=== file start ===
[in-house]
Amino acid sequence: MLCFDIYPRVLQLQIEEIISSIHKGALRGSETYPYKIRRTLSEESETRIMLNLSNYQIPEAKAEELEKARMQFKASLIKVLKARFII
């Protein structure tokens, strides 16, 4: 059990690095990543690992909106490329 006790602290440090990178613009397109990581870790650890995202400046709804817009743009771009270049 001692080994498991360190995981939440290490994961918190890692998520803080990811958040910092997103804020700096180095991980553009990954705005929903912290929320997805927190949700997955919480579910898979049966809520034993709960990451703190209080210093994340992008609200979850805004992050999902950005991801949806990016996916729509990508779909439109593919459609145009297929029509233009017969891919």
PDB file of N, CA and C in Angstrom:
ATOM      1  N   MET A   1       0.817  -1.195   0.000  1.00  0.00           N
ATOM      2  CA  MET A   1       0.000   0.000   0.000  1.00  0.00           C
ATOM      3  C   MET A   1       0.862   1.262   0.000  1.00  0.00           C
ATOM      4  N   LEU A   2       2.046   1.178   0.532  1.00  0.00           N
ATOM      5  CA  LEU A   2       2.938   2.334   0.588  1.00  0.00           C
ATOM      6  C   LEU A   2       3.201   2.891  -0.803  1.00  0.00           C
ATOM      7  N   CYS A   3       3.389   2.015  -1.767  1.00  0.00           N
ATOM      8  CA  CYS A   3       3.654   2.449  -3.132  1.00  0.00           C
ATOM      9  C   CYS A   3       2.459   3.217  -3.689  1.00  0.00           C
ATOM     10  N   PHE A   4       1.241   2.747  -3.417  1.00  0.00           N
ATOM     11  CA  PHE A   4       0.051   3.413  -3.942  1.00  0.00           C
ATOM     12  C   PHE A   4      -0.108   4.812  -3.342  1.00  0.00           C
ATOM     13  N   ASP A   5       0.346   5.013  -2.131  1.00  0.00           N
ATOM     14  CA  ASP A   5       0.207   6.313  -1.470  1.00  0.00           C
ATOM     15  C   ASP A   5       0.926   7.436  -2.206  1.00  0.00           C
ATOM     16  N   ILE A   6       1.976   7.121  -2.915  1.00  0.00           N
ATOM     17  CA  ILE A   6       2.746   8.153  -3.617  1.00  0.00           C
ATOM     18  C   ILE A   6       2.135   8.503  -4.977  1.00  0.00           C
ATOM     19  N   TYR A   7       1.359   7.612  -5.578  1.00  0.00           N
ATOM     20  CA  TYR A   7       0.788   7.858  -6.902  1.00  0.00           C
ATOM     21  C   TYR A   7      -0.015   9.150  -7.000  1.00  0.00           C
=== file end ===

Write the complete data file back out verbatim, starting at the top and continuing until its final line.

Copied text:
[in-house]
Amino acid sequence: MLCFDIYPRVLQLQIEEIISSIHKGALRGSETYPYKIRRTLSEESETRIMLNLSNYQIPEAKAEELEKARMQFKASLIKVLKARFII
């Protein structure tokens, strides 16, 4: 059990690095990543690992909106490329 006790602290440090990178613009397109990581870790650890995202400046709804817009743009771009270049 001692080994498991360190995981939440290490994961918190890692998520803080990811958040910092997103804020700096180095991980553009990954705005929903912290929320997805927190949700997955919480579910898979049966809520034993709960990451703190209080210093994340992008609200979850805004992050999902950005991801949806990016996916729509990508779909439109593919459609145009297929029509233009017969891919």
PDB file of N, CA and C in Angstrom:
ATOM      1  N   MET A   1       0.817  -1.195   0.000  1.00  0.00           N
ATOM      2  CA  MET A   1       0.000   0.000   0.000  1.00  0.00           C
ATOM      3  C   MET A   1       0.862   1.262   0.000  1.00  0.00           C
ATOM      4  N   LEU A   2       2.046   1.178   0.532  1.00  0.00           N
ATOM      5  CA  LEU A   2       2.938   2.334   0.588  1.00  0.00           C
ATOM      6  C   LEU A   2       3.201   2.891  -0.803  1.00  0.00           C
ATOM      7  N   CYS A   3       3.389   2.015  -1.767  1.00  0.00           N
ATOM      8  CA  CYS A   3       3.654   2.449  -3.132  1.00  0.00           C
ATOM      9  C   CYS A   3       2.459   3.217  -3.689  1.00  0.00           C
ATOM     10  N   PHE A   4       1.241   2.747  -3.417  1.00  0.00           N
ATOM     11  CA  PHE A   4       0.051   3.413  -3.942  1.00  0.00           C
ATOM     12  C   PHE A   4      -0.108   4.812  -3.342  1.00  0.00           C
ATOM     13  N   ASP A   5       0.346   5.013  -2.131  1.00  0.00           N
ATOM     14  CA  ASP A   5       0.207   6.313  -1.470  1.00  0.00           C
ATOM     15  C   ASP A   5       0.926   7.436  -2.206  1.00  0.00           C
ATOM     16  N   ILE A   6       1.976   7.121  -2.915  1.00  0.00           N
ATOM     17  CA  ILE A   6       2.746   8.153  -3.617  1.00  0.00           C
ATOM     18  C   ILE A   6       2.135   8.503  -4.977  1.00  0.00           C
ATOM     19  N   TYR A   7       1.359   7.612  -5.578  1.00  0.00           N
ATOM     20  CA  TYR A   7       0.788   7.858  -6.902  1.00  0.00           C
ATOM     21  C   TYR A   7      -0.015   9.150  -7.000  1.00  0.00           C